I'm not sure if this is feasible or not.

If I develop a client/server application that includes a user log-in system (ie. server maintains a database of valid user accounts and clients have to log in), is there an elegant way to enable logged in users to send messages to one another?  My main concern is allowing an admin for the system contact a logged in user when s/he is going to alter a system setting that might impact the work that user is doing.
If I select a set with one record/row and use slGetRow just one time to fetch the record, will slGetRow close the set, or does it need to be called a second time (returning %False) in order to close the set?

If I know there is only one record in the set, I assume it would be preferable to call slCloseSet after the slGetRow, correct?
I am designing an application that will need to access several different SQLite/SQLitening database files (remote mode) at various points.

I'm guessing it's only possible to have one database file open at a time unless I use slAttach, is this correct?  I'm not 100% clear on what slAttach does.

Would it be best practice to use slClose to close a database I recently opened and no longer need for immediate processing even if I need to re-open it again shortly, or would there be performance penalties with network traffic for opening and closing the database?

Does slDisconnect automatically close any open database, or does slClose need to be called explicitly?
I'd like to update two fields of the same record with one statement.  Right now, I'm using two SQL statements:

UPDATE table SET field1 = 'value1' WHERE RowID = 1

UPDATE table SET field2 = 'value2' WHERE RowID = 1

I'm guessing there is a better way to do this with just one SQL statement, right?
Fred, in the source for SQLiteningProcsA.BAS, you have a MACRO defined for slmOpen that calls sqlite3_busy_timeout() if there is an error with the sqlite3_open_v2() call.  I checked the sqlite function definition and it's not clear to me why you are calling this function in this case.  Why call it?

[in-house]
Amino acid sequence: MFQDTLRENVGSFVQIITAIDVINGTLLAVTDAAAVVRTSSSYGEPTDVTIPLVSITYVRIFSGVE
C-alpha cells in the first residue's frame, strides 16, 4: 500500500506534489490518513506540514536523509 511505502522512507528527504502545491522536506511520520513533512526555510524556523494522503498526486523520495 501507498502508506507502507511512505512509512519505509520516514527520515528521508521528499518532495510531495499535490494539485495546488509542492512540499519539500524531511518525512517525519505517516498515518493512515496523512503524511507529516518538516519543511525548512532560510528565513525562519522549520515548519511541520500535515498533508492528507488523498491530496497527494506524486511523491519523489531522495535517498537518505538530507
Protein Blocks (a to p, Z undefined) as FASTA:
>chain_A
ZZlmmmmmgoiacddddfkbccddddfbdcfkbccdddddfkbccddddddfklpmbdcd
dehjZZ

I want to build an application that uses several tables in an SQLite database using the client/server mode of SQLitening.  One of the tables in the database contains records that represent a calculation matrix.  Whenever any field on any record in this table is updated, I will execute a server side procedure to re-calculate the matrix and update all fields in the (entire) table.

My question is, how can I prevent user B from updating a field in the table right after user A has done so (and while the matrix is being recalculated)?

I'm thinking that I need to wrap the code in the matrix calculation procedure inside a critical section to ensure it only operates in serial and update the table fields by calling that function (instead of issuing a SQL command to update the table directly).

Is there a better way?
I'm working on a small program and exploring SQLitening/SQLite.  My program creates a local database with a single table and twelve columns, one of which LicenseID is specified as "Integer Primary Key Autoincrement".

I use the following to insert a record into the database (only one field is defined):

slExe slBuildInsertOrupdate("Licenses", BYCOPY zVal, BYCOPY zCol)

zCol is specifying a column other than the LicenseID column.

How can I easily determine what LicenseID is being assigned to the new record?
I realize that SQLitening/SQLite allows one to specify any filename extension, but I'd like to know if the file format generated by SQLite conforms to any published/recognized format/standard.  I see on the SQLite web site, some smaple code using the .db extension.  Is this a known format (ie. that might be accessible to 3rd party tools/utilities not using SQLite)?

Are there any other considerations with choosing a filename extension?
I've got a couple of Win XP computers connected to a cable modem router via a network switch.  There is no central server, but the computers can talk to each other and share printers/etc.  How can I test the SQLitening server (running on one machine and accessed by a client app on the other) with this set-up?  Is the computer's "workgroup" name the same as the host name required by slConnect?
I see the Entry1 and Entry2 functions declared in SQLiteningProcsA.BAS.  I also see the description for slRunProc defined in SQLitening.txt.

Im not sure I am understanding the explaination though.  Any chance someone could post a small sample showing how to call Entry1?